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Eur J Immunol. 2008 Jan;38(1):90-101.

Long-term maternal imprinting of the specific B cell repertoire by maternal antibodies.

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Institute of Experimental Immunology, University Hospital Zurich, Zurich, Switzerland.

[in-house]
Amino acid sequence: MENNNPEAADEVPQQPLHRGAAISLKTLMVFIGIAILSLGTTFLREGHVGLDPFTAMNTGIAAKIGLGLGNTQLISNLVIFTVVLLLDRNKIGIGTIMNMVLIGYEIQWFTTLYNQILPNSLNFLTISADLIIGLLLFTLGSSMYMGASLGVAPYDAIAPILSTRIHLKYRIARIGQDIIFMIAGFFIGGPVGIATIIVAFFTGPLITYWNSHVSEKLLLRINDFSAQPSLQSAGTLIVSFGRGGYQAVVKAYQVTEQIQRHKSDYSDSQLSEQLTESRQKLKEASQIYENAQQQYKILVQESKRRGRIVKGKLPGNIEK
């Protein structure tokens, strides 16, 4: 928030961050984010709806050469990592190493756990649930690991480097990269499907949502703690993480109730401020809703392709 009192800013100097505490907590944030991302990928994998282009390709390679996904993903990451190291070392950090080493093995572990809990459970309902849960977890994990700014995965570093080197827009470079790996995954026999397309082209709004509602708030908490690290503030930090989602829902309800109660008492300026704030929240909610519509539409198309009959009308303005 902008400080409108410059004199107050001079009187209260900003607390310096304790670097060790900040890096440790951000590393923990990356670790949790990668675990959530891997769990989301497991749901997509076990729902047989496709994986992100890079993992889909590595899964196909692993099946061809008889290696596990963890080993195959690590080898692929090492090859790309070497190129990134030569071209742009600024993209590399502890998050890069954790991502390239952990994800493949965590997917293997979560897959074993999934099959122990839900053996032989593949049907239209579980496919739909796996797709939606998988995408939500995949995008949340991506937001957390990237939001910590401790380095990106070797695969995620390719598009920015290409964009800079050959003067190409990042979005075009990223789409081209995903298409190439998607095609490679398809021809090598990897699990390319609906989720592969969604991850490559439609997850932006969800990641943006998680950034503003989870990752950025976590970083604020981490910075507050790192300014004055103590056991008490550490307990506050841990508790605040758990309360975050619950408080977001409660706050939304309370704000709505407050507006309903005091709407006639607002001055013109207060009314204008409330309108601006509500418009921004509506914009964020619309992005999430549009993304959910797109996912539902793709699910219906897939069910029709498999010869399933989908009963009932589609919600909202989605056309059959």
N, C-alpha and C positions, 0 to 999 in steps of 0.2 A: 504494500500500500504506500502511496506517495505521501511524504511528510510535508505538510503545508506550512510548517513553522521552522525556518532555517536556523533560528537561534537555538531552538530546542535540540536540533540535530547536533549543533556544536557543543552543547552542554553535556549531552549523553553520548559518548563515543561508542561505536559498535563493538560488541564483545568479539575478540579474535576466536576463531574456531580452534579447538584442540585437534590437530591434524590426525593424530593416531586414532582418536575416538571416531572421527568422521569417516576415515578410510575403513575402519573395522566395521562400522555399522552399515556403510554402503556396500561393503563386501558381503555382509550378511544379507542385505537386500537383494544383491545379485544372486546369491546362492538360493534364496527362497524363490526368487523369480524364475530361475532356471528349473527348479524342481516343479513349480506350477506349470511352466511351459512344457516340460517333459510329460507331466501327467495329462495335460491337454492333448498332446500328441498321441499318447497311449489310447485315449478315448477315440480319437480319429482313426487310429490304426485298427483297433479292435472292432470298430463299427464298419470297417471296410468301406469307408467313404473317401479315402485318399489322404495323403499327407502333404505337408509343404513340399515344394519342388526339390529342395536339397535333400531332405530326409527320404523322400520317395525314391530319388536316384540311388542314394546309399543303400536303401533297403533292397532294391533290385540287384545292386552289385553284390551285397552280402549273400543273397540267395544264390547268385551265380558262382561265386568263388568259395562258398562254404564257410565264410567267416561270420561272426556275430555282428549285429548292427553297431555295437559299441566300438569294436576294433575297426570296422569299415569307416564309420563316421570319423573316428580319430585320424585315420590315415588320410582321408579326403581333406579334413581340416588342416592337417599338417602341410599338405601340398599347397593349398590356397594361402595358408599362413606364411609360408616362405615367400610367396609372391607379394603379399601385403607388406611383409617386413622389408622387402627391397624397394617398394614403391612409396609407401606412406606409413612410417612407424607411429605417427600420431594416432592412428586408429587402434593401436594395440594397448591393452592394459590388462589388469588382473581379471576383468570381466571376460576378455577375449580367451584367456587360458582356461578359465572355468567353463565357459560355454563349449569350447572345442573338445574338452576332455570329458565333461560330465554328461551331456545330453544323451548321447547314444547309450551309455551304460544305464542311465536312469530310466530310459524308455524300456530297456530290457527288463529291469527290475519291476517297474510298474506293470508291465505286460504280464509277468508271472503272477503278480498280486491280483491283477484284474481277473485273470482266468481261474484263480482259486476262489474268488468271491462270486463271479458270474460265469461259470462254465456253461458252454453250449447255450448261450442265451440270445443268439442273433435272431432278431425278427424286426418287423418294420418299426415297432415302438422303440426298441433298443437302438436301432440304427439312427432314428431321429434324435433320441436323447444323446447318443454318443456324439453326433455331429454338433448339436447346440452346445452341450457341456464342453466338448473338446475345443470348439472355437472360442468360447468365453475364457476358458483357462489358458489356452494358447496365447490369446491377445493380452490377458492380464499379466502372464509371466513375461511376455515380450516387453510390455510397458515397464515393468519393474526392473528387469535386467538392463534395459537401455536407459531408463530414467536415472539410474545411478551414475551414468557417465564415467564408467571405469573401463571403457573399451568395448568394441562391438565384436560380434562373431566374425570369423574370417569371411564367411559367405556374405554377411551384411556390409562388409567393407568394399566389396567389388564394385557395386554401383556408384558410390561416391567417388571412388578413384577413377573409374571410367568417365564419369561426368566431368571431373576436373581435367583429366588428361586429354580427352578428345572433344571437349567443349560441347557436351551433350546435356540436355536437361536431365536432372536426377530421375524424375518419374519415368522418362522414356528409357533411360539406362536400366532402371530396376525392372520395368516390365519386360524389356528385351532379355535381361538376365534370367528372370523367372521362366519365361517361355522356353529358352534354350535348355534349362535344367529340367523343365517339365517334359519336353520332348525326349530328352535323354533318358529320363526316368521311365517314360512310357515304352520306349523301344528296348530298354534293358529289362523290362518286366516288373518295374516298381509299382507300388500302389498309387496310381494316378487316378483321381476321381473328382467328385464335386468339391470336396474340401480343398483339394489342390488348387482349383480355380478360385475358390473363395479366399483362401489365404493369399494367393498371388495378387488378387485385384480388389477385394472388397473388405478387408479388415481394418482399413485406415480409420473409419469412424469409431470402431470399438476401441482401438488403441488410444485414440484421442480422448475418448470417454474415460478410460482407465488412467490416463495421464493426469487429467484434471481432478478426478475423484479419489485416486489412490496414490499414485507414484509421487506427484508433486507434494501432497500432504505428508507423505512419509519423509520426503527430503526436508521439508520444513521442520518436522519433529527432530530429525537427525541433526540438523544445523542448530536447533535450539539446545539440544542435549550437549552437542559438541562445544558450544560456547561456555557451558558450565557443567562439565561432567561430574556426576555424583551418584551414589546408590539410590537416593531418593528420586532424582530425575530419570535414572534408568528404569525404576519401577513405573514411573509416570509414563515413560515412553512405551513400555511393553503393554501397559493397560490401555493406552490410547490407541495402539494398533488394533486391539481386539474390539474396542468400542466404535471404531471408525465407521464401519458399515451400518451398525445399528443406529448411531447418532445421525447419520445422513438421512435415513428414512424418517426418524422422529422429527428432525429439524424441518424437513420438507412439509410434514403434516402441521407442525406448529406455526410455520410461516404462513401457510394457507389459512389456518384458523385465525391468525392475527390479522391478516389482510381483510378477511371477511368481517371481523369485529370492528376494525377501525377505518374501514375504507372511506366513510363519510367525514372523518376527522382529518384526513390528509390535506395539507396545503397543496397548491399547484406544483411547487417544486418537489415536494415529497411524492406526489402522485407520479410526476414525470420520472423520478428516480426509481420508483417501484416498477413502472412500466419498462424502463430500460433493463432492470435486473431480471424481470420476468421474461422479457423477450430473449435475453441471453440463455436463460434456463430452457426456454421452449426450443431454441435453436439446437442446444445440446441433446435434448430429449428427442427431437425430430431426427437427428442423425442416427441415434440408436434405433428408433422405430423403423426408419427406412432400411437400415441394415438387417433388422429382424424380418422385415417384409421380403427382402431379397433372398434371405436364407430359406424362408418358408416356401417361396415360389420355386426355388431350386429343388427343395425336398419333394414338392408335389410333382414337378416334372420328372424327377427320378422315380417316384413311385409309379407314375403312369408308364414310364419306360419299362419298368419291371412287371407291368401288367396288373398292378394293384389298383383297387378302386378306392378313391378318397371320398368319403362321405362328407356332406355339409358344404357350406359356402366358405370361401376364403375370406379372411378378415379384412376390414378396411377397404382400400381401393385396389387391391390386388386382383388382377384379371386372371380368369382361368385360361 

Maternal antibodies protect newborns whilst they are immunologically immature. This study shows that maternal antibodies can also shape the B cell repertoire of the offspring long after the maternal antibodies themselves become undetectable. V(H)DJ(H) gene-targeted (VI10) mice expressing a heavy chain specific for vesicular stomatitis virus (VSV) produce a 20-fold increased spontaneous titer of VSV-neutralizing antibodies. When transferred from mother to offspring, these antibodies prevented accumulation of Ag-specific transitional type 2 and marginal zone B cells with an activated phenotype and favored selection to the B cell follicles. This effect was B cell-intrinsic and lasted up to adulthood. The pups nursed by mothers producing specific antibodies developed higher endogenous antibody titers of this specificity which perpetuated the effects of specific B cell selection into the mature follicular compartment, presumably by blocking auto-Ag-dependent development of transitional type 2 B cells in the spleen. This repertoire change was functional, as following infection of adult mice with VSV, those pups that had received specific maternal antibodies as neonates had increased pre-immune titers and mounted strong early IgG neutralizing antibodies.

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